Sacramento, California - Governor Edmund G. Brown Jr. today signed legislation – SB 438 by Senator Jerry Hill (D-San Mateo) – to help advance the development of a statewide earthquake early warning system in California.
“We’ve seen the devastation earthquakes have caused in California,” said Governor Brown. “This keeps us on track to build a statewide warning system that can potentially save lives.”
Specifically, SB 438 establishes the California Earthquake Early Warning Program and Advisory Board within the California Governor’s Office of Emergency Services (Cal OES) to advance the implementation of the program and spur further investment in the early warning system. Under the legislation, an Earthquake Early Warning Program business plan will be developed and submitted to the Legislature by February 1, 2018.
“The early earthquake warning system will help save lives,” said Senator Hill. “In emergencies, every second counts and the urgent alerts that will be sent by the warning system can help prevent devastating and life-threatening missteps. Californians will be safer thanks to Governor Brown, his Office of Emergency Services, my colleagues in the Legislature who have supported SB 438, and the many public and private partners working on the early warning system.”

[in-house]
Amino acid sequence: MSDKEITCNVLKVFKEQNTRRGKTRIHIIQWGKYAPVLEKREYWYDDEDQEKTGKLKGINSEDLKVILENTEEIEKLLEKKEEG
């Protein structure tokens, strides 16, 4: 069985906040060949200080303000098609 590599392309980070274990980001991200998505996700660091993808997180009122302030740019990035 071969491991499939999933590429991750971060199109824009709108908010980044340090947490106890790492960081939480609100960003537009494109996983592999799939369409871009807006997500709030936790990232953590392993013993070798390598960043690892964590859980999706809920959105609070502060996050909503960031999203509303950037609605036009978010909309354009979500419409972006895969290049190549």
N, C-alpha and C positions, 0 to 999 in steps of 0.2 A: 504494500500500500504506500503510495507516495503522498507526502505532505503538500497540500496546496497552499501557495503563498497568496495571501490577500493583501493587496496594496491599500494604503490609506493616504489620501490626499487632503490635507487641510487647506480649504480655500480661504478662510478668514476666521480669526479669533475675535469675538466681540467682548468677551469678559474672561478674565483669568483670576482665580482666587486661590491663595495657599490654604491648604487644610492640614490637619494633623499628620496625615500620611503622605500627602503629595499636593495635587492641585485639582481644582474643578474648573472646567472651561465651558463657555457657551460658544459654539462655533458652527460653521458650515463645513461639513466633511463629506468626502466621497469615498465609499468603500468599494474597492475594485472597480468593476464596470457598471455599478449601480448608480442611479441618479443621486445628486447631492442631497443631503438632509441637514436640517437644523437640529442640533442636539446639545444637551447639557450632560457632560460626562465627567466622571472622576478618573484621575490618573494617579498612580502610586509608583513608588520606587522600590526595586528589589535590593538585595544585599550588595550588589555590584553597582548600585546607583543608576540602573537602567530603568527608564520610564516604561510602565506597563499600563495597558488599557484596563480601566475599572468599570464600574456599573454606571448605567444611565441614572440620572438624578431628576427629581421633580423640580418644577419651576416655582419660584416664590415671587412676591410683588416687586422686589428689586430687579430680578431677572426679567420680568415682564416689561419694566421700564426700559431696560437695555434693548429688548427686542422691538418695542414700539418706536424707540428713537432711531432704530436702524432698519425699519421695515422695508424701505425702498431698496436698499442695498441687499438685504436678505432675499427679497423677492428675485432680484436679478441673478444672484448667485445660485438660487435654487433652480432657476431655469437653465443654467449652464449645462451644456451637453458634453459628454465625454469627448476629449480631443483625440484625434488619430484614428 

In 2013, Governor Brown signed SB 135 by then-State Senator Alex Padilla (D-Pacoima) mandating the creation of a statewide earthquake warning system led by Cal OES and in conjunction with partner organizations from the California Integrated Seismic Network, the private sector and all levels of government.
“California is earthquake country and we're not waiting for the next big earthquake to take action,” said Secretary of State Alex Padilla. “By continuing to advance this life saving system, we’re leveraging technology to better prepare and protect Californians throughout the state.”
Earlier this year, Governor Brown directed $10 million to Cal OES in the 2016-17 state budget to further expand the state’s earthquake early warning system prototype, called ShakeAlert.
“The action we're taking today moves us one step closer to making a statewide early warning system a reality,” said Governor’s Office of Emergency Services Director Mark Ghilarducci. “It also promotes stronger partnership with the private sector to maximize the investment required to make this system sustainable for the future.”
Earthquake early warning systems are currently in place in Mexico, China and Japan, and other countries throughout the world are in the process of developing such systems.